It’s true. We were surprised too. Press releases are the most trusted source of company-generated news, according to a study we did in partnership with GMI Lightspeed of 1,000 Americans ages 18+.
Press releases won by a long shot – 33% of respondents trust them the most, followed by articles authored by the CEO (16%), blog posts by the CEO (4%) and advertisements (3%).
The trust factor varies by age. Younger audiences trust blog posts a bit more (11% of 18-34 vs. 0% of 55 or older) and articles by the CEO (23% of those 18-34 vs. 9% of those 55 and older) more than older audiences. They also put more trust in company-generated news overall – about 30-32% of those 18 to 34 do not trust any source of company-generated news. Older audiences are more skeptical.
What does this mean? Press releases, while less common these days for technology startups in particular, are still important PR tools (and they are required public disclosure vehicles for public companies). Over time though, they have become more marketing brochure than news vehicle and this evolution has lessened their impact. Press releases were designed to be news articles that could be printed in a newspaper, and they have veered a long way from that original purpose. For more, see our post, 9 Tips for Retooling the Press Release to its Intended Audience: The Press. We believe this important shift in tone and content will only continue.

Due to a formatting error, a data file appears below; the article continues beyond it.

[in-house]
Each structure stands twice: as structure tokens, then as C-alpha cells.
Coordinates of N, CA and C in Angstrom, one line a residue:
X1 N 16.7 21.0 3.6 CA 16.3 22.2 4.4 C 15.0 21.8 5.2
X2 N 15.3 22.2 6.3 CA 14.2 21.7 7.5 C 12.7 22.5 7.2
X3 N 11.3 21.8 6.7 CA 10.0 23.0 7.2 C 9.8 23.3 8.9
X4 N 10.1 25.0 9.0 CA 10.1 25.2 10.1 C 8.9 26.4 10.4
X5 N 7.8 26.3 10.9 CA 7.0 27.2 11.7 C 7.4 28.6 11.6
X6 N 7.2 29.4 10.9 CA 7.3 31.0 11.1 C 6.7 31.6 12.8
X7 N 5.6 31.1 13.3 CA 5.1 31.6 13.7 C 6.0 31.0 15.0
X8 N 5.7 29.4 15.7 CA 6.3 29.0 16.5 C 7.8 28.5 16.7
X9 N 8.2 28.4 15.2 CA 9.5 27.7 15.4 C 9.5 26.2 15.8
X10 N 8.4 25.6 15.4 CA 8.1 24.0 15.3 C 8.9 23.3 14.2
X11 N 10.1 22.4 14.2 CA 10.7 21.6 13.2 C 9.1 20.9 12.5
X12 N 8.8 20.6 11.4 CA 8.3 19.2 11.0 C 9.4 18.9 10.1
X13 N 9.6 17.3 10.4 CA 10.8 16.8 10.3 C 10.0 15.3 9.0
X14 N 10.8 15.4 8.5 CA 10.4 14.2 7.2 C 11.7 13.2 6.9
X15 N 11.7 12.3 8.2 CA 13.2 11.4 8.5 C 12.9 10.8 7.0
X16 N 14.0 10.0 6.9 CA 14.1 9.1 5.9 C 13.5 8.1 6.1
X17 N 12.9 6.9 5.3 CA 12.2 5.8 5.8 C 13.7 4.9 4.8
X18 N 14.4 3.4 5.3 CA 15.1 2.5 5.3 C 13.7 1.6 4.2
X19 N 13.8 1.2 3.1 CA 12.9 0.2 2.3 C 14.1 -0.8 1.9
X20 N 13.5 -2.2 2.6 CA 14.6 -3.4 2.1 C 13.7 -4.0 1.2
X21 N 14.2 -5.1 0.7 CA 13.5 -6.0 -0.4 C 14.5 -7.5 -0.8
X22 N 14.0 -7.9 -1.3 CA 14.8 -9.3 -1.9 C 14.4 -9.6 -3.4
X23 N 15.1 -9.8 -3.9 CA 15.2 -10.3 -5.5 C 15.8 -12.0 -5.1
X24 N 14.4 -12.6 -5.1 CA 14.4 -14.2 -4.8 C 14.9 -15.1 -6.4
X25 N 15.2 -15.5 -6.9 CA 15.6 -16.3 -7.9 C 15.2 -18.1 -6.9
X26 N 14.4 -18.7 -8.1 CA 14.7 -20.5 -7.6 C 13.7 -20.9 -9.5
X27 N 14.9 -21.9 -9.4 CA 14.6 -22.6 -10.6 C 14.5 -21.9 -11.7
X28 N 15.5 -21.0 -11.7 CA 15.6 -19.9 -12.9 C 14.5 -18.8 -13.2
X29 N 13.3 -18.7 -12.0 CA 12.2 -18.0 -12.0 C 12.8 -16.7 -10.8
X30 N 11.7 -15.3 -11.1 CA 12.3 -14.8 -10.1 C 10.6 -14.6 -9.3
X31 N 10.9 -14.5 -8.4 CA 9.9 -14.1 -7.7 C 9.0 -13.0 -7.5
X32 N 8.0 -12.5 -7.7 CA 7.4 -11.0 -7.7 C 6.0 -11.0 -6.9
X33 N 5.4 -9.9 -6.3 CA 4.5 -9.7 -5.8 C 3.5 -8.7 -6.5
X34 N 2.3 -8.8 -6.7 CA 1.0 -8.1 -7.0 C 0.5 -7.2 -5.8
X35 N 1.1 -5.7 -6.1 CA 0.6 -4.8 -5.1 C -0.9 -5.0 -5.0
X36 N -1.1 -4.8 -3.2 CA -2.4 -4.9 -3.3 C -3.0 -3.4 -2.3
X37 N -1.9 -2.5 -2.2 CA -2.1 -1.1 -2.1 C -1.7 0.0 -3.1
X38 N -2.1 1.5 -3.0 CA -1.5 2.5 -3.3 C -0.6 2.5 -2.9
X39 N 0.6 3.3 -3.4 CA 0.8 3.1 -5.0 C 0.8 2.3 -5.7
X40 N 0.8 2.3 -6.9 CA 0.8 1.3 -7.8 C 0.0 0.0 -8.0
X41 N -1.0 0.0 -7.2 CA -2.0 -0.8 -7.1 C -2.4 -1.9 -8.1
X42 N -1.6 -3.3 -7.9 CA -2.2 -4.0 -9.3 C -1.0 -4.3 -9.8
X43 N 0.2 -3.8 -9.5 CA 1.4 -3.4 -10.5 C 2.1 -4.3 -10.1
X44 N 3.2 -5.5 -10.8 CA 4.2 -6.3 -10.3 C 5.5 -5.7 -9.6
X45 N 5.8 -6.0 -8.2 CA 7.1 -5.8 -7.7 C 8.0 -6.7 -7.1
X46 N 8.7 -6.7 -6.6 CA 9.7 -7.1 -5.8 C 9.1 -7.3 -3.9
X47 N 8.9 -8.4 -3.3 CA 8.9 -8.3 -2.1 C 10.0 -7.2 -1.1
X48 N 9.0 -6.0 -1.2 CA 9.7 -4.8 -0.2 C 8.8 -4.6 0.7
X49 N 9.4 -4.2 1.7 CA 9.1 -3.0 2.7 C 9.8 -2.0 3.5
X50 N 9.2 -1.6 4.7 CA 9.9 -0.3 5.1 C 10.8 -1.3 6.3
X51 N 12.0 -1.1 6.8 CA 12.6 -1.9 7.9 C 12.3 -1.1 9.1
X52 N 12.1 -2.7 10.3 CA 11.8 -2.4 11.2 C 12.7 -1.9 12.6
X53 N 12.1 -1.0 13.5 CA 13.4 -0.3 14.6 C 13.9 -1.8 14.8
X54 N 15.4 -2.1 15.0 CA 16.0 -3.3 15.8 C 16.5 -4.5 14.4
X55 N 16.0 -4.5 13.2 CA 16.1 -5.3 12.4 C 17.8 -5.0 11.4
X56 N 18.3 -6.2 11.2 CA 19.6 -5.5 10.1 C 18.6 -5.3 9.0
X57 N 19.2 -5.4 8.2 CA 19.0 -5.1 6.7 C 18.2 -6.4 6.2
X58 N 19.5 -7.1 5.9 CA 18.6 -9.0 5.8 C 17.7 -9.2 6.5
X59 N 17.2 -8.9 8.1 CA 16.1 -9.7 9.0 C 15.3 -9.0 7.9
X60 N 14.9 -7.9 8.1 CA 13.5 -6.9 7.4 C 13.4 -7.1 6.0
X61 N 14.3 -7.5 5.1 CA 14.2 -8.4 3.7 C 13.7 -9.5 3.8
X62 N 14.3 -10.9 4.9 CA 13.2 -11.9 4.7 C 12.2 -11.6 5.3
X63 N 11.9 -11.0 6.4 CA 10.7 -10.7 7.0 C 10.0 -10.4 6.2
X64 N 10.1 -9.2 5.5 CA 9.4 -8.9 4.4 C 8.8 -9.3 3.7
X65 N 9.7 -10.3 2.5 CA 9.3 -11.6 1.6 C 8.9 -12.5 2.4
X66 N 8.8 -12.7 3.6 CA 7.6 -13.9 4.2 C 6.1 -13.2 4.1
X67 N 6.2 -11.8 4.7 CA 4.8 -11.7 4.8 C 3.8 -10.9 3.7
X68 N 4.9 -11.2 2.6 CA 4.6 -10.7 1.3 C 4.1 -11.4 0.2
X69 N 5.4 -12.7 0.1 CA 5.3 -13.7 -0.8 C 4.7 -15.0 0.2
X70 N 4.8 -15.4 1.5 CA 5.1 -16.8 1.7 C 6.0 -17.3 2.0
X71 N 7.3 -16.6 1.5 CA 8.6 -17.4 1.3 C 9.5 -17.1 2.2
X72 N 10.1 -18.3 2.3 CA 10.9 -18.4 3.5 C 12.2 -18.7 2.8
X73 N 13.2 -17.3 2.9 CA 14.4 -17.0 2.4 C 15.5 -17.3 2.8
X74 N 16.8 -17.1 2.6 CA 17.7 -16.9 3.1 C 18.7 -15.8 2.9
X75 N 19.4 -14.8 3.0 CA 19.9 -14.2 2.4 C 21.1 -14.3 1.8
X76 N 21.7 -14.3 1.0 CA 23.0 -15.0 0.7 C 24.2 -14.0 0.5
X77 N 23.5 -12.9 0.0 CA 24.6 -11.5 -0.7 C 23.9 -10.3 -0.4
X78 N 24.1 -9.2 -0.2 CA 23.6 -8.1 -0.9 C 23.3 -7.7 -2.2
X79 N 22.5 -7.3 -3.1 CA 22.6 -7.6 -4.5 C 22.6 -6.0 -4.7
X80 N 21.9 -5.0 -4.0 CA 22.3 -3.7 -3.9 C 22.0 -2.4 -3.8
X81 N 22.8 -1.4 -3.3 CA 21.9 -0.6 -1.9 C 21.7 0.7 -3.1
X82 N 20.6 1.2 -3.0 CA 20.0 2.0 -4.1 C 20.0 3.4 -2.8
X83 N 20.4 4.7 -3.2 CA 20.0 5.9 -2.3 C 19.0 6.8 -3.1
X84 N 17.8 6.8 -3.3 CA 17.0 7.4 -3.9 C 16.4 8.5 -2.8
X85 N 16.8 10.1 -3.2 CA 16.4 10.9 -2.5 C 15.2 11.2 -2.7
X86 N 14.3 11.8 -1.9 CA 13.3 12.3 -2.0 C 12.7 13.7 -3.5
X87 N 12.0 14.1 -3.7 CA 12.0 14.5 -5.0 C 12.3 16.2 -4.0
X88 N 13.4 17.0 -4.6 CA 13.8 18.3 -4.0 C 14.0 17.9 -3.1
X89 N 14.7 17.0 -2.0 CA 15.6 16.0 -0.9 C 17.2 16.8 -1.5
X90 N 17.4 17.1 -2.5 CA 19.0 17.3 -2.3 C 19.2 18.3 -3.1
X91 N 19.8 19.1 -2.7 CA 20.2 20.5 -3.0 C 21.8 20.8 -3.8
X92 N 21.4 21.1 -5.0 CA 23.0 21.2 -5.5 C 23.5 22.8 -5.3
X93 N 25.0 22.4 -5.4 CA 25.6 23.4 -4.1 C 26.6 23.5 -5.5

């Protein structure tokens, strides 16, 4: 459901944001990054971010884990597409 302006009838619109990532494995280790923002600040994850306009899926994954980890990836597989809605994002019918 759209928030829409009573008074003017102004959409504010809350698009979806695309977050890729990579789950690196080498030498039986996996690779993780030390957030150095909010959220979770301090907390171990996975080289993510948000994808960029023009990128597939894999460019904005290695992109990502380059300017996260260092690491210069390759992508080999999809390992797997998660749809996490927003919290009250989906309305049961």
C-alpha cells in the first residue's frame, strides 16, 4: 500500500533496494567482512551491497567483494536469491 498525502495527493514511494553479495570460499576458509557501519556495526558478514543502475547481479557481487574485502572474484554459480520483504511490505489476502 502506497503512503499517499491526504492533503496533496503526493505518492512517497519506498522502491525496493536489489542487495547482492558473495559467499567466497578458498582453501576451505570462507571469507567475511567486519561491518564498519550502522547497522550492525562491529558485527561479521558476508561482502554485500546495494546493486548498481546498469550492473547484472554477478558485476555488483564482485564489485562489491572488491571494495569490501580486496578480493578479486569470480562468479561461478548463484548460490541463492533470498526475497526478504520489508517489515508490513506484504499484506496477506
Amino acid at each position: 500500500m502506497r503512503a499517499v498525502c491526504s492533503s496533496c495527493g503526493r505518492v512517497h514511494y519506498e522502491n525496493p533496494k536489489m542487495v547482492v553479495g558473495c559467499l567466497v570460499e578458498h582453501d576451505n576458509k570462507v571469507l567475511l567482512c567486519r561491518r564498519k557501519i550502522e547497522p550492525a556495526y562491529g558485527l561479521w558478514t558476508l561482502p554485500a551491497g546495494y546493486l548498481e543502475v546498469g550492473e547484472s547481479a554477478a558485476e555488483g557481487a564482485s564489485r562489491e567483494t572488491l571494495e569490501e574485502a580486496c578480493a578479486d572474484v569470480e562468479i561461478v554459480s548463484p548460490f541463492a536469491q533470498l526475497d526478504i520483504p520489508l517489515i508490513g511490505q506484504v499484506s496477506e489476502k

We asked questions about lots of other topics – from Buzzfeed, to Facebook, email versus social media and preferred news outlets. You can view the full results in our ebook, Read It, Watch It, or Tweet It – How Americans Read and Share News.
Beth is the CEO of InkHouse, which she co-founded in 2007 and has grown into one of the top ranked agencies in the country. Beth’s been recognized as one of the Top Women in PR by PR News, the Top 25 Innovators by The Holmes Report and as an Ernst & Young Entrepreneur of the Year finalist. Beth believes that shared values, and the freedom to create are the foundations of all meaningful work. She brings this philosophy to building a culture of creative progress at InkHouse.